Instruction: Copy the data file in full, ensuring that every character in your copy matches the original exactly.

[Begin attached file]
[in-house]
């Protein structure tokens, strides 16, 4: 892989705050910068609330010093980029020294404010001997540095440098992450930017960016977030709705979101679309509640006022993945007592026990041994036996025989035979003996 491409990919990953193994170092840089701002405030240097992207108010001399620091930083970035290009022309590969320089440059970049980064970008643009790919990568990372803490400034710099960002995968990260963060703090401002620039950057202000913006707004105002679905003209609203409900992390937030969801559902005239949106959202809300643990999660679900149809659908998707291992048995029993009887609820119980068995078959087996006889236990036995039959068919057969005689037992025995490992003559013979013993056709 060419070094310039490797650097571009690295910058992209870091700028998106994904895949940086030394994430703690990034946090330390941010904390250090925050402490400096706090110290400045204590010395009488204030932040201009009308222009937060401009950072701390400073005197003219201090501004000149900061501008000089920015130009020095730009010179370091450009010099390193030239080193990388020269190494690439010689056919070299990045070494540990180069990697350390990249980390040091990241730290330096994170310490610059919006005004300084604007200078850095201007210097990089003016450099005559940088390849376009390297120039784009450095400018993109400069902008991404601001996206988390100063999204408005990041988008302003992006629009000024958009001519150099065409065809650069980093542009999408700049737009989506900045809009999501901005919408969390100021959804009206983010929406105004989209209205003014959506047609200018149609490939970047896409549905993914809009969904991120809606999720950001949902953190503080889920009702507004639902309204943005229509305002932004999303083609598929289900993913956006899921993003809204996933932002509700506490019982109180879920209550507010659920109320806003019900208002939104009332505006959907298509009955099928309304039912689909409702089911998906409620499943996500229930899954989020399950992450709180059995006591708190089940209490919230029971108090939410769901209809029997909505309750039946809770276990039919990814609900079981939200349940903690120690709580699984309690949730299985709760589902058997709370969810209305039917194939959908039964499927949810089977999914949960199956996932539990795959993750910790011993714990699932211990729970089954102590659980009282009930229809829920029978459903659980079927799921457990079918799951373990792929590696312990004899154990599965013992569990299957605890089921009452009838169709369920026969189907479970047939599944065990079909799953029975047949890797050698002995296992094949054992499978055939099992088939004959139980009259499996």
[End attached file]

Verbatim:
[in-house]
């Protein structure tokens, strides 16, 4: 892989705050910068609330010093980029020294404010001997540095440098992450930017960016977030709705979101679309509640006022993945007592026990041994036996025989035979003996 491409990919990953193994170092840089701002405030240097992207108010001399620091930083970035290009022309590969320089440059970049980064970008643009790919990568990372803490400034710099960002995968990260963060703090401002620039950057202000913006707004105002679905003209609203409900992390937030969801559902005239949106959202809300643990999660679900149809659908998707291992048995029993009887609820119980068995078959087996006889236990036995039959068919057969005689037992025995490992003559013979013993056709 060419070094310039490797650097571009690295910058992209870091700028998106994904895949940086030394994430703690990034946090330390941010904390250090925050402490400096706090110290400045204590010395009488204030932040201009009308222009937060401009950072701390400073005197003219201090501004000149900061501008000089920015130009020095730009010179370091450009010099390193030239080193990388020269190494690439010689056919070299990045070494540990180069990697350390990249980390040091990241730290330096994170310490610059919006005004300084604007200078850095201007210097990089003016450099005559940088390849376009390297120039784009450095400018993109400069902008991404601001996206988390100063999204408005990041988008302003992006629009000024958009001519150099065409065809650069980093542009999408700049737009989506900045809009999501901005919408969390100021959804009206983010929406105004989209209205003014959506047609200018149609490939970047896409549905993914809009969904991120809606999720950001949902953190503080889920009702507004639902309204943005229509305002932004999303083609598929289900993913956006899921993003809204996933932002509700506490019982109180879920209550507010659920109320806003019900208002939104009332505006959907298509009955099928309304039912689909409702089911998906409620499943996500229930899954989020399950992450709180059995006591708190089940209490919230029971108090939410769901209809029997909505309750039946809770276990039919990814609900079981939200349940903690120690709580699984309690949730299985709760589902058997709370969810209305039917194939959908039964499927949810089977999914949960199956996932539990795959993750910790011993714990699932211990729970089954102590659980009282009930229809829920029978459903659980079927799921457990079918799951373990792929590696312990004899154990599965013992569990299957605890089921009452009838169709369920026969189907479970047939599944065990079909799953029975047949890797050698002995296992094949054992499978055939099992088939004959139980009259499996």